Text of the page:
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Published on : Jan 08, 2015
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Slide 2 - graffiare = to scratch Graffiti: inscriptions and figure drawings found on the walls of ancient sepulchers or ruins Usage of the word has evolved to include any decorations (inscribed on any surface) that one can regard as vandalism; or to cover pictures or writing placed on surfaces, usually external walls and sidewalks, without the permission of an owner.
Slide 3 - Quo modo? dipinti graffiti painted scratched planned spontaneous large smaller conspicuous obscure public private
Slide 4 - Quis? Mostly men All classes, but probably moreso low(er) classes Travelers Children Prostitutes and their lovers
Slide 5 - Types of Graffiti in Pompeii Electoral/On behalf of candidates Advertisements (1/3) Warnings Curses Admirations/Boasts Writing Practice Pictoral “hīc erat”
Slide 6 - Pompeian electoral graffiti
Slide 7 - Electoral Graffiti There are around 3000 electoral inscriptions in Pompeii and most of them can be dated to the city's final year of existence, given that it was customary to rub out the old inscriptions to make way for new ones.
Slide 8 - Pictoral graffiti: A caricature of a man scratched into a wall.
Slide 9 - What does graffiti tell us? Literacy rate Frequented roads Social customs and activities Pronunciation Origin of travelers Adds human element to ruins…
Slide 10 - Literacy There is evidence of Pompeians’ ability to read and write among classes of people e.g. the 83 graffiti found at CIL IV, 4706-85 (a peristyle which had been undergoing remodeling at the time of the eruption of Vesuvius) were executed not only by the architect Crescens, but also by most of the members of the work crew for whom he served as foreman.
Slide 11 - Frequented Roads The number of messages written on walls has given scholars the indication that certain roads were travelled more than others. This could also be connected to the amount of wall space available for messages…as well as the availability of roads at certain times of the day.
Slide 12 - Frequented Roads Map of Pompeii Occurrence of messages Occurrences every 0-4 meters
Slide 13 - Occurrences every 4-8 meters
Slide 14 - Social Customs/Activities Warnings Declarations of Love, hate, et cetera Politics Thievery Food and Drink Schooling
Slide 15 - Quisquis amat. veniat. Veneri volo frangere costas fustibus et lumbos debilitare deae. Si potest illa mihi tenerum pertundere pectus quit ego non possim caput illae frangere fuste? -CIL IV, 1284. Whoever loves, let him go. I want to break Venus's ribs with a club and deform her hips. If she can break my tender heart why can't I hit her over the head with a club? Warning - Love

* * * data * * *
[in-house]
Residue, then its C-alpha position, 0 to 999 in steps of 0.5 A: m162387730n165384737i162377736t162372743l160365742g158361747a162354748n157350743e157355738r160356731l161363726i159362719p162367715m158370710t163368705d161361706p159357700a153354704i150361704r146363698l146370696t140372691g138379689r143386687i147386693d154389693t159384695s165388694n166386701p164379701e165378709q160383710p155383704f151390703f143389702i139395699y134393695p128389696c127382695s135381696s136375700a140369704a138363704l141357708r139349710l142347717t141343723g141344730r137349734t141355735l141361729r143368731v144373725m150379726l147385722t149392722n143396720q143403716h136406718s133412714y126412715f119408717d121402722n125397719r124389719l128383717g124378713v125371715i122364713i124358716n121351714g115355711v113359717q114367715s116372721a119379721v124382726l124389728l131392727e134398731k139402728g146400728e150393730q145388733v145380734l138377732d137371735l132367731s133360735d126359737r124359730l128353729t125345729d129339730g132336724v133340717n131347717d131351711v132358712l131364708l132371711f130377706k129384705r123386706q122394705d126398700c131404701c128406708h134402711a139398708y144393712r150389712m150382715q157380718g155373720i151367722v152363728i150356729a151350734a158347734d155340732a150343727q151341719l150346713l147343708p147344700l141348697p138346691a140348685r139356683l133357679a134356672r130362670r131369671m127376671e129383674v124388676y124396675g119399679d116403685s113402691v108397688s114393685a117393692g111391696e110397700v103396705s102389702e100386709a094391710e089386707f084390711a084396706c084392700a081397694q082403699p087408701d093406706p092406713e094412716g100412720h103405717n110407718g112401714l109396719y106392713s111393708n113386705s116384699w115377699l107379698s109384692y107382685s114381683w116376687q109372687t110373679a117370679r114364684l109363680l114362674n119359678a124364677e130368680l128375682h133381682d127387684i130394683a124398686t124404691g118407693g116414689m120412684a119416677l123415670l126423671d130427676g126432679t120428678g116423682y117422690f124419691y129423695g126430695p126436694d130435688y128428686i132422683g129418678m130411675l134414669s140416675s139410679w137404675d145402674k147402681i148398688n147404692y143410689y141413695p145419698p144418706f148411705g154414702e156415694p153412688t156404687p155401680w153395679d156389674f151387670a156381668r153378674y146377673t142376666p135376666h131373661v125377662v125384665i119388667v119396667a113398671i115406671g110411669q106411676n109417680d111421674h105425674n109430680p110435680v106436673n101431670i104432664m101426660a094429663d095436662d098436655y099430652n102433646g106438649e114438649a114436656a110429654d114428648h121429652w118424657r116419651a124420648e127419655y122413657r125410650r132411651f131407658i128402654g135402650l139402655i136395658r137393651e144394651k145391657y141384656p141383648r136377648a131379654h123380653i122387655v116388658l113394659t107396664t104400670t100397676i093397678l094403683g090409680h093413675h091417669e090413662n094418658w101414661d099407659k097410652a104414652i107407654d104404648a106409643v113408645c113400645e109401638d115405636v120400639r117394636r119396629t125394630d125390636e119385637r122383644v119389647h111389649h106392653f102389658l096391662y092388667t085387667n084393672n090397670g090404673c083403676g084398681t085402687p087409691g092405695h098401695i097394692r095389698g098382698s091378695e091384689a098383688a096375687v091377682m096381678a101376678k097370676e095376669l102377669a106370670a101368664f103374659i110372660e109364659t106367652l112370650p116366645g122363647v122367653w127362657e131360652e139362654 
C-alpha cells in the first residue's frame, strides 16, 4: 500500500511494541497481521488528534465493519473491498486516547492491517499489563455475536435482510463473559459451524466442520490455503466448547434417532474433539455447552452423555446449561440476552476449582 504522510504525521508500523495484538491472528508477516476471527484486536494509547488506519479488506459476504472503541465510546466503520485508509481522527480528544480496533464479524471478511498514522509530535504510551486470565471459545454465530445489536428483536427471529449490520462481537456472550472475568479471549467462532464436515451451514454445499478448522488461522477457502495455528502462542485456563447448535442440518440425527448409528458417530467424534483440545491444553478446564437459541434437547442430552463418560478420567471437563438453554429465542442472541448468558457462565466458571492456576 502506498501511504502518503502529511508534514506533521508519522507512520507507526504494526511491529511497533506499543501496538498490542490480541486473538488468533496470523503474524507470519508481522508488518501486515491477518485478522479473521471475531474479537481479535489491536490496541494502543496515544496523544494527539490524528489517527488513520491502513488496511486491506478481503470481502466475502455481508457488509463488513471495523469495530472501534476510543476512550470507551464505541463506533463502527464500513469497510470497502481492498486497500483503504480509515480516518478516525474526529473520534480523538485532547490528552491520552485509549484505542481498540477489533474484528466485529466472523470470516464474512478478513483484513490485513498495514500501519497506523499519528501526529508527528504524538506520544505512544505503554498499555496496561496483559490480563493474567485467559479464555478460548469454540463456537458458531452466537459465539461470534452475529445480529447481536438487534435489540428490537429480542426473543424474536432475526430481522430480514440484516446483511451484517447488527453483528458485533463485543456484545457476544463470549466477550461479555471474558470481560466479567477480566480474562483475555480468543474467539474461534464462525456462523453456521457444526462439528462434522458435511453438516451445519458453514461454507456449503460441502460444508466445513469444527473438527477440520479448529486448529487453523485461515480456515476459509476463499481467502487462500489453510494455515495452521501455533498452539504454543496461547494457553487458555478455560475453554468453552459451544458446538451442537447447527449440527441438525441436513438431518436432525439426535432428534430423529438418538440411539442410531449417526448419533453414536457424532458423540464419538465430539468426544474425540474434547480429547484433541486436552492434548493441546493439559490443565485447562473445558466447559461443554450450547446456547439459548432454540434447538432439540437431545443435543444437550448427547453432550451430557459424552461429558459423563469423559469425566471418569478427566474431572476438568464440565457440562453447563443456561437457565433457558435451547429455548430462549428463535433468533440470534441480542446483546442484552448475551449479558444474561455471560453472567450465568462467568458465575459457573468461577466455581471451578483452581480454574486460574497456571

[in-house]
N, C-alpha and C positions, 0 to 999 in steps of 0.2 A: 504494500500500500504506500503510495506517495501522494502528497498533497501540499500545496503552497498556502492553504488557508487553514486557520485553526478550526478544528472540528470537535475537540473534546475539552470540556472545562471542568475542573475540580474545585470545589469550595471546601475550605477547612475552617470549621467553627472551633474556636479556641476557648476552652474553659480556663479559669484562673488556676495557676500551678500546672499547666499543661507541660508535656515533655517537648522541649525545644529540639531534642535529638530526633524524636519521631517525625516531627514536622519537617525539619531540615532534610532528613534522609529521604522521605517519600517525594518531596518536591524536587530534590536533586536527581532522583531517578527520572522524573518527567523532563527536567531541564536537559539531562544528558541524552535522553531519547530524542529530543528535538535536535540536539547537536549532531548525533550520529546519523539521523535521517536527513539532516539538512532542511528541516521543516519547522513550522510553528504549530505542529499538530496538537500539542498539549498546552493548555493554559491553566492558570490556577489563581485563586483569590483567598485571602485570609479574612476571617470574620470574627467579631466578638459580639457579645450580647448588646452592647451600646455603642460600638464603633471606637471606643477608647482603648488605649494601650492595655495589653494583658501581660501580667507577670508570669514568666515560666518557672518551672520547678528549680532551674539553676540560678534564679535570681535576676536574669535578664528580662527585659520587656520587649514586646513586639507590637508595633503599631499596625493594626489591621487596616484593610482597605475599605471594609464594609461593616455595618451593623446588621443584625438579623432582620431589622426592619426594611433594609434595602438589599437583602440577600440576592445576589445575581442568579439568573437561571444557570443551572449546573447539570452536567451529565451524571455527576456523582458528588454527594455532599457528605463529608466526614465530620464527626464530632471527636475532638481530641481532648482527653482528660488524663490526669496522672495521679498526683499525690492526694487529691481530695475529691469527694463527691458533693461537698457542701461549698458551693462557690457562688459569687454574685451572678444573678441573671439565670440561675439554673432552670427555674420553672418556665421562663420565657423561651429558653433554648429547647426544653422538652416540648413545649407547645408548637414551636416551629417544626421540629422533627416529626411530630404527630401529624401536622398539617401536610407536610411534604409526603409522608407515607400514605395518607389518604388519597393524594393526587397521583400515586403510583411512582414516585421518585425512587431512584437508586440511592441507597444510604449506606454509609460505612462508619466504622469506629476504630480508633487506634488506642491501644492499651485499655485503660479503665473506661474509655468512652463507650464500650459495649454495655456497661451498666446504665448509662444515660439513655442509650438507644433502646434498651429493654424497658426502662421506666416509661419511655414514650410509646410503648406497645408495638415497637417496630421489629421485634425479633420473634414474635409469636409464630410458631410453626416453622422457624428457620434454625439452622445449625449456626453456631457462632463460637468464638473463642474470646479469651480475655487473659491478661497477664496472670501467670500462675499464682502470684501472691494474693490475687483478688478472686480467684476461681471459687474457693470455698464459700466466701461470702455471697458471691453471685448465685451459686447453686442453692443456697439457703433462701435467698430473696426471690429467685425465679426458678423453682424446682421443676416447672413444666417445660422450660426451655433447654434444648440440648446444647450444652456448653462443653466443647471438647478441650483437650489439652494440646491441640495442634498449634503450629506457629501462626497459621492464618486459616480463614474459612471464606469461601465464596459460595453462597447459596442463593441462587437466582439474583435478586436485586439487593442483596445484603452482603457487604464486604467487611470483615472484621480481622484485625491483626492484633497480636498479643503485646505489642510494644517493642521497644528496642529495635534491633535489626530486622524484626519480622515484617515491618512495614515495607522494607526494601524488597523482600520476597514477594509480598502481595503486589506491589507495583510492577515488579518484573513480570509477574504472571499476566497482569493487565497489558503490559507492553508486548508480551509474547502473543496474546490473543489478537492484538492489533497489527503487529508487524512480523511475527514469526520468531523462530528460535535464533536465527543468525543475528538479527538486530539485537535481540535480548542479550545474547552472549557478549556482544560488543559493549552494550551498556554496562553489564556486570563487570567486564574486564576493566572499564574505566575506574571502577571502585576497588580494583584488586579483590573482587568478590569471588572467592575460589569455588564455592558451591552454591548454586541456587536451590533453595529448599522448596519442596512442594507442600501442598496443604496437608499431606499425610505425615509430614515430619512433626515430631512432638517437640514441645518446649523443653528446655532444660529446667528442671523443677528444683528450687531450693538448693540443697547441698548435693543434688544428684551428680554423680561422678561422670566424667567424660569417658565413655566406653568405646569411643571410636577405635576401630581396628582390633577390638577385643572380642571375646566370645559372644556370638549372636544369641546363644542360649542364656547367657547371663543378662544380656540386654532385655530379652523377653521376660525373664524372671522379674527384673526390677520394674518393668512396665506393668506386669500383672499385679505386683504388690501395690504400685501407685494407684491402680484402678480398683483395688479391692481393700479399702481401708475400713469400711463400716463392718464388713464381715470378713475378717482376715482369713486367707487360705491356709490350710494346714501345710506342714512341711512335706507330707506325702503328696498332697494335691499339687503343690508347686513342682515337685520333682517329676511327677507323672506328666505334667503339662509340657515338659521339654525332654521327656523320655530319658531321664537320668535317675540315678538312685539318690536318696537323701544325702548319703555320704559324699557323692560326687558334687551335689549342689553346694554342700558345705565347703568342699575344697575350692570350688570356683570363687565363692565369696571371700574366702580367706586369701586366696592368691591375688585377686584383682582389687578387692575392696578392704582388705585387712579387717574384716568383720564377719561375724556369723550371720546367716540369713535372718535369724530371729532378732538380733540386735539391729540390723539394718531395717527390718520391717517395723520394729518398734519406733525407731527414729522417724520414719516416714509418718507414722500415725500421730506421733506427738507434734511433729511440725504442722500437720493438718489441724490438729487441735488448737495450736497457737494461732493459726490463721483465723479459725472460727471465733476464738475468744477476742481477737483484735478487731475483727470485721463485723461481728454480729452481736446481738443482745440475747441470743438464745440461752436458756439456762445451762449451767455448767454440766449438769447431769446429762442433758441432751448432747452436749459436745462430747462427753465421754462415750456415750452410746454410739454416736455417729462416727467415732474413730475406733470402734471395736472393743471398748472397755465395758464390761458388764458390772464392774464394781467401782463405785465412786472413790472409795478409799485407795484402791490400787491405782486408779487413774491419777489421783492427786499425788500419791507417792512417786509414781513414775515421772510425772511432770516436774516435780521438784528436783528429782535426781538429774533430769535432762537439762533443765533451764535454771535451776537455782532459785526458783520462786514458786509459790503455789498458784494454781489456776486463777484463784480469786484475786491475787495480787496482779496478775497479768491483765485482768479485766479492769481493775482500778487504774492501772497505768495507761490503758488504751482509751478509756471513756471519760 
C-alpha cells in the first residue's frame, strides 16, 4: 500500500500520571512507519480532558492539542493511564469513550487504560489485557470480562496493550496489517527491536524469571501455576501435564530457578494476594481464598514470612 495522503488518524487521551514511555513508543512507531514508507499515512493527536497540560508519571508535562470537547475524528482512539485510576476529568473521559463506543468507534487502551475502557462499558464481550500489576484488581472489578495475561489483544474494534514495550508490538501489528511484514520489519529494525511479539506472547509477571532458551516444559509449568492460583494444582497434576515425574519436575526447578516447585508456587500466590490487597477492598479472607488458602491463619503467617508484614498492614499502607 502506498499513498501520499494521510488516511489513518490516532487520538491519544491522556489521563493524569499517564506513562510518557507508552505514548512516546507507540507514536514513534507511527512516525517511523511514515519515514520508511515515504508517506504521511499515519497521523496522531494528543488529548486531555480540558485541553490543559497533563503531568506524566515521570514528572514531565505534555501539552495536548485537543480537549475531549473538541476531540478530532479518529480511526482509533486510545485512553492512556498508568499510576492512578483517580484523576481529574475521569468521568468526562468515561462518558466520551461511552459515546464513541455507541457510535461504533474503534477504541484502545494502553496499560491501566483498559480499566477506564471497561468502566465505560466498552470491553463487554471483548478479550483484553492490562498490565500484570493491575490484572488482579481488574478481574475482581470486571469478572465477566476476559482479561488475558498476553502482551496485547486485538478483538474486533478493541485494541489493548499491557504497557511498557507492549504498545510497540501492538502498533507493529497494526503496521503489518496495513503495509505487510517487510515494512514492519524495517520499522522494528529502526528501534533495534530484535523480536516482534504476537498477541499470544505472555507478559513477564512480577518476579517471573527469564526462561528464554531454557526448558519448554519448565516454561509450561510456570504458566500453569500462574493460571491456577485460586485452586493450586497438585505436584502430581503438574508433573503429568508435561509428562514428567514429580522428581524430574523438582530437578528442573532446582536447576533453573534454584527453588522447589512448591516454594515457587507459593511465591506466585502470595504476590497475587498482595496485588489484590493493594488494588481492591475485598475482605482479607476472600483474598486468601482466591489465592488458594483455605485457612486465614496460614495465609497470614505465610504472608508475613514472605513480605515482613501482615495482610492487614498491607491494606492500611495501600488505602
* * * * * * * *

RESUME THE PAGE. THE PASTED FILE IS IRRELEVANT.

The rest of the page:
Slide 16 - Electoral Graffiti Via Consolare A request to vote for two candidates for aedile, M. Cerrinius Vatia and A. Trebius Valente, who was elected in 71 A.D., again in 75 A.D. as candidate for the duumvirate. Other similar electoral messages with the same two candidates' names were found along Via del Foro.
Slide 17 - Fragment of a Roman wall painting containing an electoral inscription from the officina of Verecundus. Depicts Mercury with caduceus and petasus emerging from a little Etruscan-Italic temple. He holds a purse of money in his right hand. One inscription: "Holconium Priscum / IIvir(um) I(ure) d(icundo) d(dignum) r(ei) p(ublicae) o(ro) v(os) f(aciatis)" or "I ask you to elect Holconius Priscus as duovir. He is worthy of holding office." H 214 cm, W 88 cm.
Slide 18 - Activities The brothel at CIL VII, 12, 18-20 contains over 120 graffiti, the authors of which included the prostitutes as well as their clients.
Slide 19 - Entertainment the gladiatorial academy at CIL IV, 4397 contained graffiti left by the gladiator Celadus Crescens (Suspirium puellarum Celadus thraex: "Celadus the Thracier makes the girls sigh.")
Slide 20 - From the House of Obellius Firmus, Pompeii. Gladiator with shield and spear (photo and illustration).
Slide 21 - Errors in spelling and grammar in graffiti inform us of the degree of literacy of the graffiti scrawlers and give clues as to the pronunciation of spoken Latin. CIL IV, 7838: Vettium Firmum / aed[ilem] quactiliar[ii] [sic] rog[ant]. Here "qu" reflects the common pronunciation of "co". Pronunciation
Slide 22 - When we go… Seek out graffiti that is now protected under plexiglass covers Graffiti in the original sense of something “scratched” can be found in the most obscure places
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Slide 25 - For practice…